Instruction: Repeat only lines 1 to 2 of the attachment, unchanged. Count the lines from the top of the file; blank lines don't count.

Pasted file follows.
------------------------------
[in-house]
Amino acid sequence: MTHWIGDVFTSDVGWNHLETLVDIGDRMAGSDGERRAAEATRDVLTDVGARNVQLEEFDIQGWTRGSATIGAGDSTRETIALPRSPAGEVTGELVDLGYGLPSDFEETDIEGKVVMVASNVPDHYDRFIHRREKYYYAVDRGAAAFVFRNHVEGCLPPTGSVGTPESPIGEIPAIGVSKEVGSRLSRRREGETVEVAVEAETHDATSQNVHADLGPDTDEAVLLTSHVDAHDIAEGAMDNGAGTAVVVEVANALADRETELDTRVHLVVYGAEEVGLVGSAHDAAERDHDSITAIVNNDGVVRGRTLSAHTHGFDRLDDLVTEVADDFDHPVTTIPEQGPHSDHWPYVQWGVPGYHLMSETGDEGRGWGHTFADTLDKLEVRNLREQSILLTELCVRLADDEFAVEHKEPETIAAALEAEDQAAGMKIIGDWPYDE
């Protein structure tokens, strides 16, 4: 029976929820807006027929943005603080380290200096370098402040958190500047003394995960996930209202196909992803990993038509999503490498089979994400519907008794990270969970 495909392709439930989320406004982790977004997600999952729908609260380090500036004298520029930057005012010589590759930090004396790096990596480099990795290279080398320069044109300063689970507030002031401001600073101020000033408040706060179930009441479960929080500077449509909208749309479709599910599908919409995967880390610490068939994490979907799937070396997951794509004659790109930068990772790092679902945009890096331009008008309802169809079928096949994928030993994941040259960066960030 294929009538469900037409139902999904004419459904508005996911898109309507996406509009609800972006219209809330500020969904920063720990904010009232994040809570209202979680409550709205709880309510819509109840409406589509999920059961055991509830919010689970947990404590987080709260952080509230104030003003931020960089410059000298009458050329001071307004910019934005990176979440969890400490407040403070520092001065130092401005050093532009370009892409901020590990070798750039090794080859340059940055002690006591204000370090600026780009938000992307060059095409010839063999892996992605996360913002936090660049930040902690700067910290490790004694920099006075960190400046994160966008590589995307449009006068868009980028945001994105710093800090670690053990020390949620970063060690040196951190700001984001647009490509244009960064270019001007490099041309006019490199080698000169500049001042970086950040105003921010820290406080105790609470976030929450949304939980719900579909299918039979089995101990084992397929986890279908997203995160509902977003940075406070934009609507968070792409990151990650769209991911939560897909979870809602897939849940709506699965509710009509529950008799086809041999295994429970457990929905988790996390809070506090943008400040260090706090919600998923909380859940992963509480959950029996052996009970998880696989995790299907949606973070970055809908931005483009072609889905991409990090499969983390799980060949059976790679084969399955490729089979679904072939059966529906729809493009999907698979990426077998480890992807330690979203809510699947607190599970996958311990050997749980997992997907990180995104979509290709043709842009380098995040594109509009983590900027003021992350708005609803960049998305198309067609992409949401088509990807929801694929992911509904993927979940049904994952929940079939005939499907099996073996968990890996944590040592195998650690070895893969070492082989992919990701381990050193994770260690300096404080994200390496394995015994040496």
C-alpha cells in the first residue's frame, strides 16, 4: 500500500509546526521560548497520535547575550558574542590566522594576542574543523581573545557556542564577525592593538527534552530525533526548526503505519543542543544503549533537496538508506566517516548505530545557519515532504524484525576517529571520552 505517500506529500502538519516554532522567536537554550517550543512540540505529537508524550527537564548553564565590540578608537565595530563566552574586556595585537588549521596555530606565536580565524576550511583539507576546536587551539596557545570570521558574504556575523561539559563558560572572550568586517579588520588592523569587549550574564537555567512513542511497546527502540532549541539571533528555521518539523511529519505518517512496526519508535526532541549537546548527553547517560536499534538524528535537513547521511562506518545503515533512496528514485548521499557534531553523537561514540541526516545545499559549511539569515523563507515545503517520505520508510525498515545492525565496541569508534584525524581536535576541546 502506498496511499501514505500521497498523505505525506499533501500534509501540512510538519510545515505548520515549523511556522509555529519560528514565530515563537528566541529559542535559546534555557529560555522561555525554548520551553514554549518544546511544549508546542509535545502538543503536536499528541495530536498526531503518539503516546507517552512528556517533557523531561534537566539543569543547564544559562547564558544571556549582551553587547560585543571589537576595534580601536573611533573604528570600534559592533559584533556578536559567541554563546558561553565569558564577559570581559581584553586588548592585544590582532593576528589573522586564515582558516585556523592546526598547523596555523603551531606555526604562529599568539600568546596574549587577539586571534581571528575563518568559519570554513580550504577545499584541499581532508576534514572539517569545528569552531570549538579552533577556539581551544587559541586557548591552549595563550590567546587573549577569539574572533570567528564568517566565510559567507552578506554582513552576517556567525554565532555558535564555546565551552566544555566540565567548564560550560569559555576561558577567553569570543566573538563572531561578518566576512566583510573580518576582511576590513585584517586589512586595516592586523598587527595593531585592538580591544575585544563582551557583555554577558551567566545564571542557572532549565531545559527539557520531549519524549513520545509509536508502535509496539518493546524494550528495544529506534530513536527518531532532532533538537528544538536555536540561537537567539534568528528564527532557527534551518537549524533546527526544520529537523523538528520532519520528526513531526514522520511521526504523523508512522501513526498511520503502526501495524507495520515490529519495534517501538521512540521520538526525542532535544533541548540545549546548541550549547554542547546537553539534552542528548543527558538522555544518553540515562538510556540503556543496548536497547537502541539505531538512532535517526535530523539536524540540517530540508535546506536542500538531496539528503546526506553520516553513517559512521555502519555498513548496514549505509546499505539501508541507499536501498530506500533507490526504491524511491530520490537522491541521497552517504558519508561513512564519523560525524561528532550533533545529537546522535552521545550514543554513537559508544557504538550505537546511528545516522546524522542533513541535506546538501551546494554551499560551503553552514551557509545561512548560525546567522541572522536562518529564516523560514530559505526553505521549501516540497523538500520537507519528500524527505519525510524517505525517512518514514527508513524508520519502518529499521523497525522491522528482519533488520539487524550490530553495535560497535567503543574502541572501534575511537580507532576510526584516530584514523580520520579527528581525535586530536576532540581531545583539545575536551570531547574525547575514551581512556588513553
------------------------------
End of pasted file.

[in-house]
Amino acid sequence: MTHWIGDVFTSDVGWNHLETLVDIGDRMAGSDGERRAAEATRDVLTDVGARNVQLEEFDIQGWTRGSATIGAGDSTRETIALPRSPAGEVTGELVDLGYGLPSDFEETDIEGKVVMVASNVPDHYDRFIHRREKYYYAVDRGAAAFVFRNHVEGCLPPTGSVGTPESPIGEIPAIGVSKEVGSRLSRRREGETVEVAVEAETHDATSQNVHADLGPDTDEAVLLTSHVDAHDIAEGAMDNGAGTAVVVEVANALADRETELDTRVHLVVYGAEEVGLVGSAHDAAERDHDSITAIVNNDGVVRGRTLSAHTHGFDRLDDLVTEVADDFDHPVTTIPEQGPHSDHWPYVQWGVPGYHLMSETGDEGRGWGHTFADTLDKLEVRNLREQSILLTELCVRLADDEFAVEHKEPETIAAALEAEDQAAGMKIIGDWPYDE